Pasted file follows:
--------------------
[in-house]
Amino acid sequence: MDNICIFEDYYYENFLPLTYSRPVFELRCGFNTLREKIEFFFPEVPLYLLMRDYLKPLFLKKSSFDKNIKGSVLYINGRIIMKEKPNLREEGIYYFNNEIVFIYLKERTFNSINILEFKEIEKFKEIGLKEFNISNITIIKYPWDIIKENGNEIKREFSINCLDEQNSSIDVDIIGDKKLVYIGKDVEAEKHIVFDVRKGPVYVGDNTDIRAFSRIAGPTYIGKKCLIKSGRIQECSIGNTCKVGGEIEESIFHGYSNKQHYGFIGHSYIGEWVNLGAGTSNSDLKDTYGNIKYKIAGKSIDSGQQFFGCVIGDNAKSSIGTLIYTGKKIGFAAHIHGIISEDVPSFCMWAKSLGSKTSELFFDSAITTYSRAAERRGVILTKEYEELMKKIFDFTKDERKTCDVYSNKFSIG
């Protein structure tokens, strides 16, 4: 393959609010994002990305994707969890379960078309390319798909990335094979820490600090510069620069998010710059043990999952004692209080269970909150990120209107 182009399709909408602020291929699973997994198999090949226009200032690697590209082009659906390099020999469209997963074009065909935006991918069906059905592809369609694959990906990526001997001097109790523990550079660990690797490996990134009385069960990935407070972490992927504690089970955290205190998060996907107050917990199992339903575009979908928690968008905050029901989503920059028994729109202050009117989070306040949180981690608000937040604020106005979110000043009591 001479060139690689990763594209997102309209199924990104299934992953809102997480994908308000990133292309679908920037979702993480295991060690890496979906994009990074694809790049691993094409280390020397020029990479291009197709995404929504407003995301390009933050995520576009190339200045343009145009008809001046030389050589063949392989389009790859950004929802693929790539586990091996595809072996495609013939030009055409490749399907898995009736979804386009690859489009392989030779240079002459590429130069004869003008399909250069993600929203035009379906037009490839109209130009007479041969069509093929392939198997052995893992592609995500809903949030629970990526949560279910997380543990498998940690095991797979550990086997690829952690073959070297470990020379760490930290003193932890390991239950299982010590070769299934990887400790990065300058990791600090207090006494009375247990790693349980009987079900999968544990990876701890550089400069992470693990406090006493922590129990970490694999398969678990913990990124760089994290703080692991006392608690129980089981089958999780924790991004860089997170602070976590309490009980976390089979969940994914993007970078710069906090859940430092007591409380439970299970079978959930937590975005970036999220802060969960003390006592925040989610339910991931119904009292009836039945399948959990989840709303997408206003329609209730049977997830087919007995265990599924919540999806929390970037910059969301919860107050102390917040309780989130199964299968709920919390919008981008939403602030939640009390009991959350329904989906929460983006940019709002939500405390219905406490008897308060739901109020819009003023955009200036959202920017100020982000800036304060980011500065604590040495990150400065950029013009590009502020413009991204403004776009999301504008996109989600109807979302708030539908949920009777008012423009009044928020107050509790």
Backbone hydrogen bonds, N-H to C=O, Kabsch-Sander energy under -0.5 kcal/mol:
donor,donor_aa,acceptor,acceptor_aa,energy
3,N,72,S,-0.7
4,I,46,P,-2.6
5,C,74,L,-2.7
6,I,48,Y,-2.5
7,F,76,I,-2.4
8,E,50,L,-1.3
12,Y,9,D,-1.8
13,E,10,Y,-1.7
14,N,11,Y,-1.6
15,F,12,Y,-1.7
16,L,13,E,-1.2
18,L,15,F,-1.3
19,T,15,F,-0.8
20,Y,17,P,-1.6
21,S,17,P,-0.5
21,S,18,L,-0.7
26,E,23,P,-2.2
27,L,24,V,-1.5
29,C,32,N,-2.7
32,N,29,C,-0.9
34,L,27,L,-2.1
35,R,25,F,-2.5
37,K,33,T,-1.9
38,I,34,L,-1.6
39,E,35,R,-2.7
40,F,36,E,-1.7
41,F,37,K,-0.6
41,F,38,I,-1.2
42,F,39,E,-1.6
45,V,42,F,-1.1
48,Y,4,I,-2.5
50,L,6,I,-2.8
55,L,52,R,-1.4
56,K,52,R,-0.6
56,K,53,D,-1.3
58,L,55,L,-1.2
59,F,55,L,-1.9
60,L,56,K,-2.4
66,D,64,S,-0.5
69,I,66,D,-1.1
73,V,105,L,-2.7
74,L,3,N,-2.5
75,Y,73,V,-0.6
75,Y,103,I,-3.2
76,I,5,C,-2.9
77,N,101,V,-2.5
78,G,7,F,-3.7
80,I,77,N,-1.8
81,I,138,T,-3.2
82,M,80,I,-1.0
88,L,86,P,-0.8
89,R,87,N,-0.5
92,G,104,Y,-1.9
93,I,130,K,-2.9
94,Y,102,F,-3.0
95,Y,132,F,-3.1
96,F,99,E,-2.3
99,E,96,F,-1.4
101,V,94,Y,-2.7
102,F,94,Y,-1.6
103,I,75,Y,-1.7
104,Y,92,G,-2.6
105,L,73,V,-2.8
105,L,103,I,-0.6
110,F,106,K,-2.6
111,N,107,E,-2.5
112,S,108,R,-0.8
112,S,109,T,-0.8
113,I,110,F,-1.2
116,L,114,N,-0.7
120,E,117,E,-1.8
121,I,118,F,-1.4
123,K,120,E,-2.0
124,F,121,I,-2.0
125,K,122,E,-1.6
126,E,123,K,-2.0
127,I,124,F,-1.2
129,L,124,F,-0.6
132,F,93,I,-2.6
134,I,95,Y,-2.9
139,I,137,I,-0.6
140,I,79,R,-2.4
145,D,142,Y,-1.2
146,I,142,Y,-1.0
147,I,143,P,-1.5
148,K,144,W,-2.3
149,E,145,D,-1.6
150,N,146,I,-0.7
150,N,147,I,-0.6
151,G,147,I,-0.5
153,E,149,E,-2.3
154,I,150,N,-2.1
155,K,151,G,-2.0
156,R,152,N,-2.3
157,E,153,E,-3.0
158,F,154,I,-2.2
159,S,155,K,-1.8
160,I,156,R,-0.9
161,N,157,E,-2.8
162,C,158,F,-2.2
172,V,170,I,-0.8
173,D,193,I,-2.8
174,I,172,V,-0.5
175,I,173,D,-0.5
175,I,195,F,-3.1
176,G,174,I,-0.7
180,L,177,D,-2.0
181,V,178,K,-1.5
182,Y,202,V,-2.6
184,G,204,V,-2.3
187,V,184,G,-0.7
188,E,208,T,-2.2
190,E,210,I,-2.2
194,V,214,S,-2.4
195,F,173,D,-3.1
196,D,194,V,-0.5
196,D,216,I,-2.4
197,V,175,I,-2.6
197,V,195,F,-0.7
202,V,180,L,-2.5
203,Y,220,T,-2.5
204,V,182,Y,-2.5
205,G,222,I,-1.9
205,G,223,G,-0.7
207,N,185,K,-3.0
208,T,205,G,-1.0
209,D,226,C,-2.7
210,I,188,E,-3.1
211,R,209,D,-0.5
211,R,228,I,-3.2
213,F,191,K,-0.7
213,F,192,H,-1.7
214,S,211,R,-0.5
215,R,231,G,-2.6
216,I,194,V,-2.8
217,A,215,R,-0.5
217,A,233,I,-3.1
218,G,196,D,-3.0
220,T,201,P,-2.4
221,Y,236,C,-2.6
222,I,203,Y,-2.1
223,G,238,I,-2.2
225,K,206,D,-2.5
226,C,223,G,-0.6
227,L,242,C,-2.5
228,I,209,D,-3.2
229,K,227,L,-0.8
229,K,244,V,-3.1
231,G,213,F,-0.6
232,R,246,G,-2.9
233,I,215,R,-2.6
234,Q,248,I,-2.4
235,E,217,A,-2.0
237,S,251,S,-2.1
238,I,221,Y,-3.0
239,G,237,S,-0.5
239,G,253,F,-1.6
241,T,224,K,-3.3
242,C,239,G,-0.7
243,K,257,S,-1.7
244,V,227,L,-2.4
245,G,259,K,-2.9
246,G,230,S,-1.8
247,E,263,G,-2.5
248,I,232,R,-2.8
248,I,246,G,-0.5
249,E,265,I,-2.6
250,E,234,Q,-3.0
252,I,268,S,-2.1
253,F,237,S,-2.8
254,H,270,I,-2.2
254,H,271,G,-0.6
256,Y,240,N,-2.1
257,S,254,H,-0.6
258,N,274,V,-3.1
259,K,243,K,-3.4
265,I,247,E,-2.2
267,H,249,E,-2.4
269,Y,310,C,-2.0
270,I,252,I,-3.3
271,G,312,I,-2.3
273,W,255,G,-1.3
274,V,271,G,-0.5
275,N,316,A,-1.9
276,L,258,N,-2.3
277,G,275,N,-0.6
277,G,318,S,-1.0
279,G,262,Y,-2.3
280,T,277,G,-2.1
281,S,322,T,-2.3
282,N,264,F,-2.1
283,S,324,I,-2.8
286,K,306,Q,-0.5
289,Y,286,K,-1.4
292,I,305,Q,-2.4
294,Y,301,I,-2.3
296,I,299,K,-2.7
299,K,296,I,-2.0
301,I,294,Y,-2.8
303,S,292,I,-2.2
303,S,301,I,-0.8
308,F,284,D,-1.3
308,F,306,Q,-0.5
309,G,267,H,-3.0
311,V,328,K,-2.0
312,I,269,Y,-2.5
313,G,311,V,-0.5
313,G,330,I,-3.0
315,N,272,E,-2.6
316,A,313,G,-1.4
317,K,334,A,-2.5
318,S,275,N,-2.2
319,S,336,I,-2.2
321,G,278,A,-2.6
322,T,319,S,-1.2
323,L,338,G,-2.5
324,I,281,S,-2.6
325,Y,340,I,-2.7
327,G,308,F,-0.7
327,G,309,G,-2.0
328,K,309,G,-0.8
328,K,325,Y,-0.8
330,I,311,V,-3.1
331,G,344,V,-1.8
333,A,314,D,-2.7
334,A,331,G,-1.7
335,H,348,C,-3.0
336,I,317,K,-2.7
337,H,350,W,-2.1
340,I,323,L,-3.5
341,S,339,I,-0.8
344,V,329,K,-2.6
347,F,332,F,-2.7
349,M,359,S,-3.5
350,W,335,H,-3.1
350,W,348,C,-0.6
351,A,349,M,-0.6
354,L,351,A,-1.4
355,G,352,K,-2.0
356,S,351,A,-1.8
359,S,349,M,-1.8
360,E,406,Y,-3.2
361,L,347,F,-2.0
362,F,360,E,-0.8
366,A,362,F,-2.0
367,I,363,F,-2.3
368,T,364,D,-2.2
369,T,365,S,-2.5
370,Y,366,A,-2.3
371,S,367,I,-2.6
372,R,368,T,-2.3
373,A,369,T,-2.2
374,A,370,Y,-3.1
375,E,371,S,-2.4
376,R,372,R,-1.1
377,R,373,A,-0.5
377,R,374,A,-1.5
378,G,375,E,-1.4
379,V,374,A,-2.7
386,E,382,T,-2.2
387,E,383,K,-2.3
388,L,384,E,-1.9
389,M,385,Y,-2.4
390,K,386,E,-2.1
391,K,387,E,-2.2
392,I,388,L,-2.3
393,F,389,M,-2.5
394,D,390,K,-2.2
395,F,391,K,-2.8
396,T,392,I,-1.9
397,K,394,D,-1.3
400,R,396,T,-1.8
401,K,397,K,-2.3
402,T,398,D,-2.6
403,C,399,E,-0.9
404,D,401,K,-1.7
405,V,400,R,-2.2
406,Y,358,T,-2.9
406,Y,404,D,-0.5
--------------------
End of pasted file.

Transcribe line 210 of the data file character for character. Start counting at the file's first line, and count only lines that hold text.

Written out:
311,V,328,K,-2.0